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Mexican Culture

Learn all about Mexican Culture.

Prior to the 16th century, numerous civilizations, including the Olmecs (800 B.C to 400 B.C.), the Mayan (300 A.D. to 900 A.D.), the Toltec (900 A.D. to 1200 A.D.) and the Aztec (1200 to 1521 A.D.), flourished in pre-Mexico Mesoamerica. After Spanish conquistador Hernan Cortes conquered the Aztec in 1521, Spain began to colonize the region and for the next 300 years, European traditions blended with the cultures of the indigenous peoples to create a distinctive new culture that today we know as the
Mexican culture.

From the Spanish colonization, three groups, the Spanish, the indigenous peoples and a new group, Mestizos (mixed Spanish and indigenous bloodlines), came to define Mexican culture. In fact, the first Mestizo may have been an indigenous woman named Malinche who became Cortes’ mistress and later bore him a son. Over time, a distinct class system developed, separating wealthy, landowning Spaniards from the underprivileged Mestizos and indigenous peoples who were primarily laborers. To this day, huge income disparities exist in Mexico, a country in which nearly half the population lives on less than $4 a day. The ever-widening gap between rich and poor continues to create stress and generate great contrasts in the Mexican culture.

Much of modern-day Mexican culture is deeply influenced by the Catholic Church. Nearly 88% of Mexicans belong to the Church, but, unlike some other Latin American countries, the Mexican Constitution strictly enforces the concept of separation of church and state. Still, Catholic Church teachings, including its stances on birth control and abortion, have strong support in the Mexican culture and in the Mexican-American culture in the United States as well.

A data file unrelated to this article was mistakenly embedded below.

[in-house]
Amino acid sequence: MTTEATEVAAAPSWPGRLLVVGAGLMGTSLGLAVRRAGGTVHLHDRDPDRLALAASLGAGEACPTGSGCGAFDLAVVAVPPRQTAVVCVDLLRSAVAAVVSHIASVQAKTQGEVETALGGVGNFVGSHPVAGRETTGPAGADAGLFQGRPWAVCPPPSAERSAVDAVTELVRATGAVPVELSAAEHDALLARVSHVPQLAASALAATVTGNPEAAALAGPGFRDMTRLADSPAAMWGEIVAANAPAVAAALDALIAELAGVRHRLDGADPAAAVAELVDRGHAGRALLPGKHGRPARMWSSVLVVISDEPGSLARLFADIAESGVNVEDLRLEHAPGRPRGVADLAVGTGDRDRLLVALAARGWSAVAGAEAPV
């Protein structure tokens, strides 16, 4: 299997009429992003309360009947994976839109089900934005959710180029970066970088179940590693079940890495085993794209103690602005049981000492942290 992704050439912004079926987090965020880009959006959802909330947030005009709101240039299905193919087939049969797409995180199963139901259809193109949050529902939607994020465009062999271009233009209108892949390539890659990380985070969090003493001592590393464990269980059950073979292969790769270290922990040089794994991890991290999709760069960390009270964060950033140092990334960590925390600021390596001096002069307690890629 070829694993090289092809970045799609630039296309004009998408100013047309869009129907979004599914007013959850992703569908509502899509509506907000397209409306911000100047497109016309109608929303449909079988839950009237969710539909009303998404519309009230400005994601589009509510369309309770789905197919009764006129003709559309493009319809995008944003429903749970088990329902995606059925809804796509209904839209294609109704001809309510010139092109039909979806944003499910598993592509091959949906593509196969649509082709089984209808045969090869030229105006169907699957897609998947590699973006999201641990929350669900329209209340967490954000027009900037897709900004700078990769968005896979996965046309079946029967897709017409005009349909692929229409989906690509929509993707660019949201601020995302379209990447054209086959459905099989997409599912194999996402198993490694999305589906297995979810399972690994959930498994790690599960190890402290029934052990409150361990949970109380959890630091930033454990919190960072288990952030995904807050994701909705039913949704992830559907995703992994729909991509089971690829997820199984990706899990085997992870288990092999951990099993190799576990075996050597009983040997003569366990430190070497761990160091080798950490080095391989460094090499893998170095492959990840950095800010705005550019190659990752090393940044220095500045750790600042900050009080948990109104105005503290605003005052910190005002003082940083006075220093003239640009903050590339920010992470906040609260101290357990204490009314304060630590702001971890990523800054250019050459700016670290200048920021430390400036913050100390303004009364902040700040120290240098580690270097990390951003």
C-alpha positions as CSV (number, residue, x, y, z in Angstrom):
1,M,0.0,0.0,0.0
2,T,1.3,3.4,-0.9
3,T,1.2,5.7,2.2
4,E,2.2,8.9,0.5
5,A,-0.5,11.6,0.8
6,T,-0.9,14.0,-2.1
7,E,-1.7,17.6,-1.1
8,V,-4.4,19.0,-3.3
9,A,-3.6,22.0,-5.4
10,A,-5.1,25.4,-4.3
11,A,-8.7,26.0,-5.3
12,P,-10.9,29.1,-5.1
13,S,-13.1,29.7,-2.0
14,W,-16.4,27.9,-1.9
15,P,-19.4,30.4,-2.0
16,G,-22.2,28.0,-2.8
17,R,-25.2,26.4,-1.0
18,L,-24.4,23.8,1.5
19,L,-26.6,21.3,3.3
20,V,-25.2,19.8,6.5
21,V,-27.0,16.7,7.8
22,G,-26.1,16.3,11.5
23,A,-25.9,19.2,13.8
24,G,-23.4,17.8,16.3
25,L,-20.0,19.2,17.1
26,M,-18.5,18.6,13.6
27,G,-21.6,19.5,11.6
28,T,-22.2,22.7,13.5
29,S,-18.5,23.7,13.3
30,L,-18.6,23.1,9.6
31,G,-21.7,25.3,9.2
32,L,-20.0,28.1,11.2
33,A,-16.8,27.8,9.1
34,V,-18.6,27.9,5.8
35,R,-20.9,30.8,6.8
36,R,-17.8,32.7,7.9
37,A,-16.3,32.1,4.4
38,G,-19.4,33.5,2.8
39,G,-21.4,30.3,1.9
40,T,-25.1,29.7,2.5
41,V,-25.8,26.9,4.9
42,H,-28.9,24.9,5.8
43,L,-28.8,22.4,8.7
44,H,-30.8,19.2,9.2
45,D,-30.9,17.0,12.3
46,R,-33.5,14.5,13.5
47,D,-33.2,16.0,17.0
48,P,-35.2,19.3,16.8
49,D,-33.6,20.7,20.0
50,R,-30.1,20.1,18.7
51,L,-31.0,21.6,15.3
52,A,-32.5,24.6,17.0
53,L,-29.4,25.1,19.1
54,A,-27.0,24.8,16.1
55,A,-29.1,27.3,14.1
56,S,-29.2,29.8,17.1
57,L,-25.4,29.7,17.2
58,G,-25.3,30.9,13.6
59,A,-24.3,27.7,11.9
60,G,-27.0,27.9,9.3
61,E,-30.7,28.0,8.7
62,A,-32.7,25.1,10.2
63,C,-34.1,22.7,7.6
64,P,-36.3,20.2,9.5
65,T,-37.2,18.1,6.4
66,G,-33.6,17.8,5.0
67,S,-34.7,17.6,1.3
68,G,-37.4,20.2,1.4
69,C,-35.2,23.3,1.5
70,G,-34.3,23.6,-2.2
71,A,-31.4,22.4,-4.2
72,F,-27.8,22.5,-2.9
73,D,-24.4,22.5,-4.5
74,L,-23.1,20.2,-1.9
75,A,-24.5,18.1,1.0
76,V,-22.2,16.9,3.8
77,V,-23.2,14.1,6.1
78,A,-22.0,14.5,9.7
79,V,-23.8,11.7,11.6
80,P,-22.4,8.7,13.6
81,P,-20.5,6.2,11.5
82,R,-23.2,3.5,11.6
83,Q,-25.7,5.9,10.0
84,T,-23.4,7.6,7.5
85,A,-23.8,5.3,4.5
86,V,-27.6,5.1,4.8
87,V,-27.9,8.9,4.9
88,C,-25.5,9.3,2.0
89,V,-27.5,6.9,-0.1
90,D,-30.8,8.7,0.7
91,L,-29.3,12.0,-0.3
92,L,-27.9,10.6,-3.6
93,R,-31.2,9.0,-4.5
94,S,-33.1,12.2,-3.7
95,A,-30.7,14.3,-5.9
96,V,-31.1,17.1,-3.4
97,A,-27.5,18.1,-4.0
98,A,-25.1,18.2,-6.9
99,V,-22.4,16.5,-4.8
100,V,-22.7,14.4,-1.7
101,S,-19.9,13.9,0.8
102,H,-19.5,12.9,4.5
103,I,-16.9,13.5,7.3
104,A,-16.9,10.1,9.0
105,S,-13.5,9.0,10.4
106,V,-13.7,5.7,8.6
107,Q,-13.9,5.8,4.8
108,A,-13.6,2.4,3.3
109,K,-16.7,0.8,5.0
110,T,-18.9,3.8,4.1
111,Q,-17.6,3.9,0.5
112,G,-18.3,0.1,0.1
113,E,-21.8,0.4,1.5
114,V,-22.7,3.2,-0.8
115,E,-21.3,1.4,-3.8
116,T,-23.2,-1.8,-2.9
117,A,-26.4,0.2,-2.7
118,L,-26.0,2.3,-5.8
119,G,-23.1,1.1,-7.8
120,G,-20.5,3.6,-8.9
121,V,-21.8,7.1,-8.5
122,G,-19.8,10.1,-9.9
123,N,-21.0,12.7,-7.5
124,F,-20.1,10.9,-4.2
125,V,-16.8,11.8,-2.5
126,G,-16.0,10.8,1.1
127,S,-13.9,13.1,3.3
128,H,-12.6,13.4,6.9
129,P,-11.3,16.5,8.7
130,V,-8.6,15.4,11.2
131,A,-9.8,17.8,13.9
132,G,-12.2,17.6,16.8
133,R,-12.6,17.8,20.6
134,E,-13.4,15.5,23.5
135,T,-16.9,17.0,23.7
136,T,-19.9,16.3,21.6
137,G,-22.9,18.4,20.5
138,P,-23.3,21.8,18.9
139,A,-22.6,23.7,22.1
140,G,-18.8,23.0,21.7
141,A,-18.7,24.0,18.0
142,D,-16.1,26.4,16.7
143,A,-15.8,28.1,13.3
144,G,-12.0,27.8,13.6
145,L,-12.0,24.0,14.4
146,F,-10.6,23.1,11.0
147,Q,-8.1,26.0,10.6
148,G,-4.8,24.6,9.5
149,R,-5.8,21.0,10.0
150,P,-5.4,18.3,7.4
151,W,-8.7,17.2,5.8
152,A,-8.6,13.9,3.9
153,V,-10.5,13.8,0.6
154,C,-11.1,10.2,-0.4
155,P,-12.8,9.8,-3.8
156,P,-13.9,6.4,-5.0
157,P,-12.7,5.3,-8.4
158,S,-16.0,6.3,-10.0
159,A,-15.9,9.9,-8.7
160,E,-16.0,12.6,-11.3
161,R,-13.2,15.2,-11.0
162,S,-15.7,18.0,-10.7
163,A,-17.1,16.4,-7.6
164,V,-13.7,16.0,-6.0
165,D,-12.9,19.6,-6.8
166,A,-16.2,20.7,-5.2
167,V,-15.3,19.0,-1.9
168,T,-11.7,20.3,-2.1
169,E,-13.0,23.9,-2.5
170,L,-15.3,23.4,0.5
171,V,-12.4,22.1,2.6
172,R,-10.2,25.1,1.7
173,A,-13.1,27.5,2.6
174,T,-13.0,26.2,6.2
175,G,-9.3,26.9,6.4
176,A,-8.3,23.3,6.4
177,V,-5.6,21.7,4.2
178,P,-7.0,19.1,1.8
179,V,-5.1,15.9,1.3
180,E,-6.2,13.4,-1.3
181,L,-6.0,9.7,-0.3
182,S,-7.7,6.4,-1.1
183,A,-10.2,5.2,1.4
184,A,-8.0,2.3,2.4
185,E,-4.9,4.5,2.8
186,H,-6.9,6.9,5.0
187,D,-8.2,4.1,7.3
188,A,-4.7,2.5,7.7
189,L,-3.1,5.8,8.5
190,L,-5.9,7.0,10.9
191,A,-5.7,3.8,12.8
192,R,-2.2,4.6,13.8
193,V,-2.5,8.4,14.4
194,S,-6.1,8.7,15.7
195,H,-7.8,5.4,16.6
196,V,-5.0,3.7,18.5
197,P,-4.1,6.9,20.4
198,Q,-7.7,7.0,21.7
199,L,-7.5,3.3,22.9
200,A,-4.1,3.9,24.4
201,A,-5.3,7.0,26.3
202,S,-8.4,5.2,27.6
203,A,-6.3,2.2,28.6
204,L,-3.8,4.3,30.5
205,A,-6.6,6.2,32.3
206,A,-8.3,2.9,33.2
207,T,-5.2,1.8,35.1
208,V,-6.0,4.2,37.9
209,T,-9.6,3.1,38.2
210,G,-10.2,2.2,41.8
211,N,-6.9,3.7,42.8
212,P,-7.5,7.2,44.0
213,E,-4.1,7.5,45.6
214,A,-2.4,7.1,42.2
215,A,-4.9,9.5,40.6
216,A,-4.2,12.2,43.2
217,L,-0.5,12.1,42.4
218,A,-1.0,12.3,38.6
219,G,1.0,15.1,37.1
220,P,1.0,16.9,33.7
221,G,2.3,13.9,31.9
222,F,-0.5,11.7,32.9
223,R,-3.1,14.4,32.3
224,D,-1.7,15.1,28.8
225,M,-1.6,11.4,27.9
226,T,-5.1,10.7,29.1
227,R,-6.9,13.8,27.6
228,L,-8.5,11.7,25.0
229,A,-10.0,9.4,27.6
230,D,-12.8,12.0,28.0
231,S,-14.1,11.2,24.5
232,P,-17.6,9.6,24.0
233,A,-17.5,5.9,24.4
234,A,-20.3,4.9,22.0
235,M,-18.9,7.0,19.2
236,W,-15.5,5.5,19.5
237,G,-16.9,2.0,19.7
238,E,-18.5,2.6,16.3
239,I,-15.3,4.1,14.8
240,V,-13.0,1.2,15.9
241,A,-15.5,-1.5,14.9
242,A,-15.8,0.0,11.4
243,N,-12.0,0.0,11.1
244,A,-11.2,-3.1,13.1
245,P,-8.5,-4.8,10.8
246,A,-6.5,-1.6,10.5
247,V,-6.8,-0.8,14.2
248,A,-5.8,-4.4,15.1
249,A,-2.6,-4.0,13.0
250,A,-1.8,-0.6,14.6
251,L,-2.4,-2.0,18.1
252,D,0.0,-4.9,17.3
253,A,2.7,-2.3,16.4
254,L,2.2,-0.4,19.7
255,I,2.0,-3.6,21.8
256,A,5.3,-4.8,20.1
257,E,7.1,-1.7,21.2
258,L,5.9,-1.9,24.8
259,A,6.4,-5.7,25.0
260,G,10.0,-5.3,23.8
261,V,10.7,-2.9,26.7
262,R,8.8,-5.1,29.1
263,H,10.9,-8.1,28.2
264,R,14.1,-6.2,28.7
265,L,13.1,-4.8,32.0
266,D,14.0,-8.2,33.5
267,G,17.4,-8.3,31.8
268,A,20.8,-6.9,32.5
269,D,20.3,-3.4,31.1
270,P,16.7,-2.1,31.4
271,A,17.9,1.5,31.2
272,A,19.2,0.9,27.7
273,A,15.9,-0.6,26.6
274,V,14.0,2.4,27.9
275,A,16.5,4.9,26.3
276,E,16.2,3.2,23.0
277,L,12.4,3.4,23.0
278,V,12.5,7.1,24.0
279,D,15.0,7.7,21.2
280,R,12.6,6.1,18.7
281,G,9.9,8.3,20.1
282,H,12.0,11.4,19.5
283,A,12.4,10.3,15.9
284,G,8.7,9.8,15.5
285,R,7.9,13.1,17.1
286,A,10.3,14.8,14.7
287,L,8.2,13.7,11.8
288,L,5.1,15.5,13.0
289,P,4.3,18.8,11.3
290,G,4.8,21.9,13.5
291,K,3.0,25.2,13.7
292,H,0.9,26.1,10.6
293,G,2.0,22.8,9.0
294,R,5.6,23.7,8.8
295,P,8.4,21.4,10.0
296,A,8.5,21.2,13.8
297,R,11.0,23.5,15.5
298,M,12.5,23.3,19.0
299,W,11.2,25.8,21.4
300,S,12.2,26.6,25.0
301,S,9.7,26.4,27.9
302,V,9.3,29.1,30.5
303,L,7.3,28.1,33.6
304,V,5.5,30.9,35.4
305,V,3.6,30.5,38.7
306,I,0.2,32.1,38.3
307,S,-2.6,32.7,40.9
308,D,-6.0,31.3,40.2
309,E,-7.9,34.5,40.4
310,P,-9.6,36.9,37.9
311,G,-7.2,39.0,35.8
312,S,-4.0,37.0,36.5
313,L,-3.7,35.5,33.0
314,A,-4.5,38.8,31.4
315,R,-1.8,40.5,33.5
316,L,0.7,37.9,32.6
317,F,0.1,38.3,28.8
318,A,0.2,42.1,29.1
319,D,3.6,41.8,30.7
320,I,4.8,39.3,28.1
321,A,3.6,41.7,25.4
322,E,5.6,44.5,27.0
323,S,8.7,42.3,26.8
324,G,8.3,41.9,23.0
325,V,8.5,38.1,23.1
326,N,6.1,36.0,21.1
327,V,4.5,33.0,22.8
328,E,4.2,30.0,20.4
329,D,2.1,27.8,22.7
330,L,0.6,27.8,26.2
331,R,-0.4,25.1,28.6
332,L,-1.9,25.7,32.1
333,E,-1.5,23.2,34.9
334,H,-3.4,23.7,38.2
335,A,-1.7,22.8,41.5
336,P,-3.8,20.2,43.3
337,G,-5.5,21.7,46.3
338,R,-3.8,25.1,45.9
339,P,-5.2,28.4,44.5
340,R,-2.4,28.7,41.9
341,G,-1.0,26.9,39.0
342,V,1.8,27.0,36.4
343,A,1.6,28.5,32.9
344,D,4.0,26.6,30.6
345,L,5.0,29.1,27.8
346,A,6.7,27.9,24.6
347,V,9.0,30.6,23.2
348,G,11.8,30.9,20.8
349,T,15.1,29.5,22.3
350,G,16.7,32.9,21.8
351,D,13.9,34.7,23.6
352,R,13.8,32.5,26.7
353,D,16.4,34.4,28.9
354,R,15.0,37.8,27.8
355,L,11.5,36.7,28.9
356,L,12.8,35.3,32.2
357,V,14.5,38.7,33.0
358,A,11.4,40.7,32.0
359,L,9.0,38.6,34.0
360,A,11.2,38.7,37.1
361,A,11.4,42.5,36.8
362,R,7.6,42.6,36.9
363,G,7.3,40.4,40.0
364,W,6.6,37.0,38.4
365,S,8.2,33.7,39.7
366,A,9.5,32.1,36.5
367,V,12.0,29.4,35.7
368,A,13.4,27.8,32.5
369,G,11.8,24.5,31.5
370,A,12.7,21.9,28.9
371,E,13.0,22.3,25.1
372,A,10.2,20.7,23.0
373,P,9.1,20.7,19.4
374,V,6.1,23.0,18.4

Mexican culture is generally traditional, with Mexican men in particular holding onto old-fashioned ideas about gender roles and family. In the Mexican household, the father/husband or oldest male remains the primary authority figure, making most of the family decisions, while the mother/wife continues to bear the majority of the responsibility when it comes to raising children and maintaining the home. Mexican children are expected to be well-behaved, obedient and respectful of their elders. Older family members often live with their children and grandchildren and are a valued part of Mexican culture. These cultural traditions are also found in Mexican-American culture in the U.S.

Mexicans will occasionally say that while their English-speaking neighbors to the north live to work, Mexicans work to live. The Mexican culture puts great emphasis on family and interpersonal relationships, and while Mexicans are industrious and dependable workers, work it is not the end all, be all of Mexican life or of the Mexican culture. Time can always be taken to enjoy a good meal with friends or to spend time with family, leading to a less stressful and perhaps more fulfilling way of life than that found in many highly-industrialized countries.